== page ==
March 5, 2010

The Game of Deception - Horse power [Hp] or Donkey power [Dp] that's the question!

In this the second of a total of four issues, formed as four different chapters, the RRI Column's Sven Andersson will try to give you answers for most of the common concerns about performance measurements. This particular issue deals with measurement quality.

Chapter 2

Q4: Is use of inaccurate measurement tools a method of performance deception?

A4: YES! A dynamometer has to be a professional measurement device not only named as such. For example the ROTOTEST VPA-RX chassis dynamometers are designed to meet industrial demands on measurement accuracy, according to Best Known Practice, BKP. A performance customer has always the right to demand high quality and safety for both the car and tyres when purchasing performance measurements.

WARNING! Most chassis dynamometers (garage grade rolling roads and/or garage grade hub dynos) have as a best practice a total measurement tolerance of ±7% on the absolute measured value (for the most uncomplicated method, the Steady State measurement). This means 93 to 107 hp for a 100 hp engine, or 279 to 321 hp for a 300 hp engine. In most cases this implies less than accurate measurements. For a race car Powertrain Performance measurements with such low level of accuracy chances are small to perform a winning engine calibration and it is not possible to carry out a professional investigation on why the car is not fast enough.

Another method used to claim false measurement accuracy is to show relative measurements during a short period. Often is a test car used as an example, head lights on and off for example. This type of demonstrations only shows that the test equipment has a good sensitivity for small power outputs. It tells nothing about calibrated absolute measurement accuracy. For calibration please see Q5 below.

NOTE! A clock that stands still, shows you the absolute right time twice, every 24 hours!

Q5: Is dynamometer calibration a critical quality issue?

A5: YES! Always ask for the calibration procedure for the used dynamometer and with what accuracy the total measurement change is performed. Any calibration of only the torque- or “pressure” sensor will not tell the whole story, it must be a calibration of the total measurement chain, with tyres and parasitic losses (rolling roads). Second hand measurements (hydraulic pressure instead of torque measurements for hydraulic garage grade dynamometers) are not good enough for professional usage. If your questions are not answered properly, do not waste your money, use another test supplier.

Q6: Is use of inertia engine and inertia chassis dynos with measurements during changing acceleration rates good enough?

A6: NO! Uncontrolled acceleration engine or/and chassis dynos will always give measurement that are not possible to compare - so called Donkey power [Dp] (see A16) due to non-constant acceleration rates [rpm/sec]. Measurement results will change with the acceleration rate, when using a known inertia [kgm2] (a drum, flywheel etc.) as a braking device. The acceleration rate will change with the engine power output:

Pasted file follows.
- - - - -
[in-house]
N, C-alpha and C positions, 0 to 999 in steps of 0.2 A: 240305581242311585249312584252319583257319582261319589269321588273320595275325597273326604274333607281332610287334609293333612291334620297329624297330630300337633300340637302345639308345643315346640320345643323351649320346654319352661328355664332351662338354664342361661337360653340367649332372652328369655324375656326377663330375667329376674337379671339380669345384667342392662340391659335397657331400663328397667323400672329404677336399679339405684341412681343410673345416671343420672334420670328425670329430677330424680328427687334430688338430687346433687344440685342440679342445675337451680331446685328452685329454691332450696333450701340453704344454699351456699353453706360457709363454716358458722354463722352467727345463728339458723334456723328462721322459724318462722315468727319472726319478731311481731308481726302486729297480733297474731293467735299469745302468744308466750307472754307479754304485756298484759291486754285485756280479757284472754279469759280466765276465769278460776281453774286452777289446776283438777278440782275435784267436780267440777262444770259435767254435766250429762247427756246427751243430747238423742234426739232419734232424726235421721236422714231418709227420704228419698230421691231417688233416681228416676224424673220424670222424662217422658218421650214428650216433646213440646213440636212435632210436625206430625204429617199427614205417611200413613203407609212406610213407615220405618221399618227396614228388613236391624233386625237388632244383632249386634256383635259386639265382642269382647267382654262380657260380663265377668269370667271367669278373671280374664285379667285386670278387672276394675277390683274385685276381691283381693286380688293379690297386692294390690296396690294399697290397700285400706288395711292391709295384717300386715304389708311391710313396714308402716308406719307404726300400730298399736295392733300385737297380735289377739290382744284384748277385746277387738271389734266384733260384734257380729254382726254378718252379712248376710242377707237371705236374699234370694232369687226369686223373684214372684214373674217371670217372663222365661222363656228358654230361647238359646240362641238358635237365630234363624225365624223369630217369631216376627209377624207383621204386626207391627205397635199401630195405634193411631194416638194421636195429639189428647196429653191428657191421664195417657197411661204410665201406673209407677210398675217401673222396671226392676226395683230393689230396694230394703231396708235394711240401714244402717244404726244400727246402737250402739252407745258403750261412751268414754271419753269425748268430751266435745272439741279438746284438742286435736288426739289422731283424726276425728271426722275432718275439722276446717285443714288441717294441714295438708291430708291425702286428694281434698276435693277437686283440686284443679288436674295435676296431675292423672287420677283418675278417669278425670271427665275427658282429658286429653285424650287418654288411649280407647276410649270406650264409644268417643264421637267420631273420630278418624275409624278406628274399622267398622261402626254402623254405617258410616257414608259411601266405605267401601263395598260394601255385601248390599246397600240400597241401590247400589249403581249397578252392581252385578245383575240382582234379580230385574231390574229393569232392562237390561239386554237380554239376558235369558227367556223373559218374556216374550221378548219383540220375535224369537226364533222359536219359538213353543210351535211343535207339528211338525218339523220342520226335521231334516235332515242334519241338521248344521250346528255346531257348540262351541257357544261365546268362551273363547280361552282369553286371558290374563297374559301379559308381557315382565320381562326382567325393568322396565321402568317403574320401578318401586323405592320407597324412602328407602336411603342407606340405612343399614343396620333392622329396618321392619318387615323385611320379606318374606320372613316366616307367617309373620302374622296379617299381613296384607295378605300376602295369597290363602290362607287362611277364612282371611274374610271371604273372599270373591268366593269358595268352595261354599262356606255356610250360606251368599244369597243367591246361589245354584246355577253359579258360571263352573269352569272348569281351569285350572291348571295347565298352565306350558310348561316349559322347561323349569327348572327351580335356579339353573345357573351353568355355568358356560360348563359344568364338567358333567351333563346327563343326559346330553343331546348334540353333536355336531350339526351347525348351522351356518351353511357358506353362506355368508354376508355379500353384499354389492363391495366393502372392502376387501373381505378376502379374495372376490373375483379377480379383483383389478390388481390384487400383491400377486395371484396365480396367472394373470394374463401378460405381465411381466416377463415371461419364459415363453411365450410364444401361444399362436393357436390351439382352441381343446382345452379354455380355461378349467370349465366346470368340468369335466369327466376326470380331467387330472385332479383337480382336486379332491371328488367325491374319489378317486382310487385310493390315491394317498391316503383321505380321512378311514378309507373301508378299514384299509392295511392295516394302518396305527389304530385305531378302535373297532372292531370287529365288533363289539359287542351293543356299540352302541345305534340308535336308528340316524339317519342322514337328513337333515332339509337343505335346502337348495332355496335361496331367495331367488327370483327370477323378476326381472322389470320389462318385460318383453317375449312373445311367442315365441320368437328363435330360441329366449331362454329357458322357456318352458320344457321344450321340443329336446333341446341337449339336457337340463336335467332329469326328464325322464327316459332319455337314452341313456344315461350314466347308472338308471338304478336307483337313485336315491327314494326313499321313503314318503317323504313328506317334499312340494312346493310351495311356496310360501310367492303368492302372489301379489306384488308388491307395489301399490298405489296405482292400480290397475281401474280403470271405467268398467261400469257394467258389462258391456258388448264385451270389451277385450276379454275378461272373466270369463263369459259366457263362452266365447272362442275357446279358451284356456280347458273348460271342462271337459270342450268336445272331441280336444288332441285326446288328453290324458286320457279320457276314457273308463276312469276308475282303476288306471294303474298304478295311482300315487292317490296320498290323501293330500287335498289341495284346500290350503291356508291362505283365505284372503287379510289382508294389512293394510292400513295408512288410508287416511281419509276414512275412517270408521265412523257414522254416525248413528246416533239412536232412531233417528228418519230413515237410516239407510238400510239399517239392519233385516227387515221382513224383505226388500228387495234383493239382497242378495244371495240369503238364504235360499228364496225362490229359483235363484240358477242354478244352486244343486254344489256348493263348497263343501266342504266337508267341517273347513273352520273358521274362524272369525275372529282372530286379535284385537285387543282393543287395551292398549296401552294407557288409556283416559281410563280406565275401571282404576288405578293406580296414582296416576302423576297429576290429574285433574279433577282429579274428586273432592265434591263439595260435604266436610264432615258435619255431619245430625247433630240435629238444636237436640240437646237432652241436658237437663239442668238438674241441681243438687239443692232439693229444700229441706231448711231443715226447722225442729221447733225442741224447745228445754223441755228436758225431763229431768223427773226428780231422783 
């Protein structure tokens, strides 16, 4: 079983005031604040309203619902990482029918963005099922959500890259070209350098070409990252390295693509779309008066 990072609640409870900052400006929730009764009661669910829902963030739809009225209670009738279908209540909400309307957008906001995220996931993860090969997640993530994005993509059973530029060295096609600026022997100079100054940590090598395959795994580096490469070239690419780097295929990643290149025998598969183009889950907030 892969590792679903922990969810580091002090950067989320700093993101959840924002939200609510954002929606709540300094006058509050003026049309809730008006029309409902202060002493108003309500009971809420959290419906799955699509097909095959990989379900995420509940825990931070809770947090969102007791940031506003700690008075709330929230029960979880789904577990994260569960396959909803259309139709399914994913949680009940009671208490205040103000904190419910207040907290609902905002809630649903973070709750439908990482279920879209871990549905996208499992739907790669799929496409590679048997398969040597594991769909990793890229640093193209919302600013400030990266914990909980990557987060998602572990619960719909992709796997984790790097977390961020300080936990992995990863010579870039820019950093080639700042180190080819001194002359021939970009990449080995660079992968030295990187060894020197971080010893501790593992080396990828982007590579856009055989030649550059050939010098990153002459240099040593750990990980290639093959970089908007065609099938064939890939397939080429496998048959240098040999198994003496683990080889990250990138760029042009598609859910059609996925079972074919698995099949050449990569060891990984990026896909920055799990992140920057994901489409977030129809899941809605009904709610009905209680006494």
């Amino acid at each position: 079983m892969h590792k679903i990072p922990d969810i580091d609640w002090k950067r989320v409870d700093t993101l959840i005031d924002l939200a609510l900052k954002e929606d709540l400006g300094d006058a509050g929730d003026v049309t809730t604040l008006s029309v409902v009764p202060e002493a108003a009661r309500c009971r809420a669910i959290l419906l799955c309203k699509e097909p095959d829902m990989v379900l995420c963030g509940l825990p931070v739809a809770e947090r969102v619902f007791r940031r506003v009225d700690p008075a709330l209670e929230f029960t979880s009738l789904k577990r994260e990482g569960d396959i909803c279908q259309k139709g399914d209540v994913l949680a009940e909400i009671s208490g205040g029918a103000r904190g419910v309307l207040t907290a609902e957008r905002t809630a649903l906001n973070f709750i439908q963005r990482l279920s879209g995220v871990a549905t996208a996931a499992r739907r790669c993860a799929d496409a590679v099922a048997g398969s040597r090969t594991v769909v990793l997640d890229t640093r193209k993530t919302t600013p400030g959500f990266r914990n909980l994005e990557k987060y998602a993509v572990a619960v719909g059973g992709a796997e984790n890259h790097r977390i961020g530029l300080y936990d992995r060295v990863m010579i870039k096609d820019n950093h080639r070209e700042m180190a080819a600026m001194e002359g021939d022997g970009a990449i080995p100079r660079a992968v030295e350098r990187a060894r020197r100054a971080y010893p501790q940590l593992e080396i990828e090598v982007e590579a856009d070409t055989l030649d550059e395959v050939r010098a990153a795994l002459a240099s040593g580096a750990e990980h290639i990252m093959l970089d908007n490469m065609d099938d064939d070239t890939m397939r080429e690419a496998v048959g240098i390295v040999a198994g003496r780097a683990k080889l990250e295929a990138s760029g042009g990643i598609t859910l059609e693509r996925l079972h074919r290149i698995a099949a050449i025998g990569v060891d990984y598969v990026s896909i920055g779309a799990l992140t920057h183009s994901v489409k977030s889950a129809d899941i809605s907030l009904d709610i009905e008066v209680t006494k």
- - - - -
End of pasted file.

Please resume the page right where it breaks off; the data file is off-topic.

More power = more braking, less power = less braking!?

The inertia influences: The larger inertia (flywheel), the larger “mechanical filtration” of the test results (The power variations will be hidden due to the physics of a flywheel).

NOTE! Flywheels are used in combustion engines to smooth out torque variations.

WARNING! Inertia engine and chassis dynamometers are a low cost unprofessional dynamometer solution! Performance graphs from these types of garage grade dynos do not in any way give correct test result for comparing of performance.

NOTE! Test results are not comparable in any way (due to acceleration rate fluctuations), even between test runs at the same "acceleration garage grade dyno".

Q7: What is the worst case dyno concept?

A7: The "Road Dyno" is a computer box, measuring the engine speed. This concept uses the same physical background as the inertia rolling roads or engine dynos. The base concept is useless due to performance measurements during non constant acceleration rates [rpm/sec]. A "Road Dyno" has all of the worst drawbacks of the rolling road. Non constant acceleration rates instead of Steady Rate™ [rpm/sec], its dependence on powertrain inertia, the tyre-road traction, used gear, plus a couple of other variation factors as wind speed, road slope angle, weight of the vehicle, aero dynamics of the vehicle and dragging brakes.

The many uncertainties with this type of attempt to measure performance are why racing engineers (with advanced data acquisition systems) cannot claim missing engine performance, despite well grounded suspicions.

NOTE! "Road Dynos" could be used as a toy, just for fun, but absolutely not in professional performance measurements.

Sven Andersson

The article, The Game of Deception, Horse Power [Hp] or Donkey power [Dp] that's the question! chapter 1-2, by Sven Andersson, March 2010 is free to download for non-commercial purposes.

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